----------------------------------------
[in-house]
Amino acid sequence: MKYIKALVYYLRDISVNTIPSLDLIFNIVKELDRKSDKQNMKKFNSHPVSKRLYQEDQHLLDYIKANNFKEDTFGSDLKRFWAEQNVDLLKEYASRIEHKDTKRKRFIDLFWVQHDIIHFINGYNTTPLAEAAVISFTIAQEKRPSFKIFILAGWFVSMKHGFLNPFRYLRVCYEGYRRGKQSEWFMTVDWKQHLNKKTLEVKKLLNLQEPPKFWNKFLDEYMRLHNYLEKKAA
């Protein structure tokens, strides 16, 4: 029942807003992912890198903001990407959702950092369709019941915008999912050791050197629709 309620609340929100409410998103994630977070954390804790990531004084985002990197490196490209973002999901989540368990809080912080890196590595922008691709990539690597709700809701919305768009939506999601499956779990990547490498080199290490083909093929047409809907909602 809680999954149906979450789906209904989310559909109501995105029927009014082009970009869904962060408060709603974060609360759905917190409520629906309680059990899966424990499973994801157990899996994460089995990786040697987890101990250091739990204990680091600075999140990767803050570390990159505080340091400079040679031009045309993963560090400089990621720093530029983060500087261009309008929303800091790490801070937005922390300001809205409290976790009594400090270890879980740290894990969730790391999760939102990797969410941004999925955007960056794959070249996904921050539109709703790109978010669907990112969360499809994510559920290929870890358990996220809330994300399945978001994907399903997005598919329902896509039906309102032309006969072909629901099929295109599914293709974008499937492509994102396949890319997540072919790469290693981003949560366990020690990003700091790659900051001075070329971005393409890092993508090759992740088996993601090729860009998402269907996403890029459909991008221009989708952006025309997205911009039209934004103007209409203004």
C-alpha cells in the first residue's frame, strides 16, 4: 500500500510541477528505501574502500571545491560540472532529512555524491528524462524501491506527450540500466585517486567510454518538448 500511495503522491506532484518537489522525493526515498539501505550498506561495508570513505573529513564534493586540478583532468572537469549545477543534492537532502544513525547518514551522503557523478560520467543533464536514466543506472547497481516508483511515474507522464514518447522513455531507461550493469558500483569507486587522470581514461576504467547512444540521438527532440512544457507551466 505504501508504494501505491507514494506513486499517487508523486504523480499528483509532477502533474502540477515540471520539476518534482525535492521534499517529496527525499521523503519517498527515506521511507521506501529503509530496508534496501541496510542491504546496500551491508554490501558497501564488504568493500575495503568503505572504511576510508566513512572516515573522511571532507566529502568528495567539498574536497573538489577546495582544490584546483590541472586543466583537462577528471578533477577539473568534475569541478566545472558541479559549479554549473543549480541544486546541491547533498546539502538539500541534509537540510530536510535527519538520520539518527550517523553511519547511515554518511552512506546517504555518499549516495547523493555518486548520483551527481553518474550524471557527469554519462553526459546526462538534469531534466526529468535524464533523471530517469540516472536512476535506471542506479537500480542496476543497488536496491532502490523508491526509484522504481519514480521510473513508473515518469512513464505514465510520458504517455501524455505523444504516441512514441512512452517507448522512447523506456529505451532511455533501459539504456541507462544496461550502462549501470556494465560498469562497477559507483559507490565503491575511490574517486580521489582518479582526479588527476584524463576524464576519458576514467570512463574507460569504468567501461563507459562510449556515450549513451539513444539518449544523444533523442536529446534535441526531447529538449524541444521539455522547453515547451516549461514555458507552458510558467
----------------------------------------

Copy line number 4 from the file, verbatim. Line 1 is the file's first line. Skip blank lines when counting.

C-alpha cells in the first residue's frame, strides 16, 4: 500500500510541477528505501574502500571545491560540472532529512555524491528524462524501491506527450540500466585517486567510454518538448 500511495503522491506532484518537489522525493526515498539501505550498506561495508570513505573529513564534493586540478583532468572537469549545477543534492537532502544513525547518514551522503557523478560520467543533464536514466543506472547497481516508483511515474507522464514518447522513455531507461550493469558500483569507486587522470581514461576504467547512444540521438527532440512544457507551466 505504501508504494501505491507514494506513486499517487508523486504523480499528483509532477502533474502540477515540471520539476518534482525535492521534499517529496527525499521523503519517498527515506521511507521506501529503509530496508534496501541496510542491504546496500551491508554490501558497501564488504568493500575495503568503505572504511576510508566513512572516515573522511571532507566529502568528495567539498574536497573538489577546495582544490584546483590541472586543466583537462577528471578533477577539473568534475569541478566545472558541479559549479554549473543549480541544486546541491547533498546539502538539500541534509537540510530536510535527519538520520539518527550517523553511519547511515554518511552512506546517504555518499549516495547523493555518486548520483551527481553518474550524471557527469554519462553526459546526462538534469531534466526529468535524464533523471530517469540516472536512476535506471542506479537500480542496476543497488536496491532502490523508491526509484522504481519514480521510473513508473515518469512513464505514465510520458504517455501524455505523444504516441512514441512512452517507448522512447523506456529505451532511455533501459539504456541507462544496461550502462549501470556494465560498469562497477559507483559507490565503491575511490574517486580521489582518479582526479588527476584524463576524464576519458576514467570512463574507460569504468567501461563507459562510449556515450549513451539513444539518449544523444533523442536529446534535441526531447529538449524541444521539455522547453515547451516549461514555458507552458510558467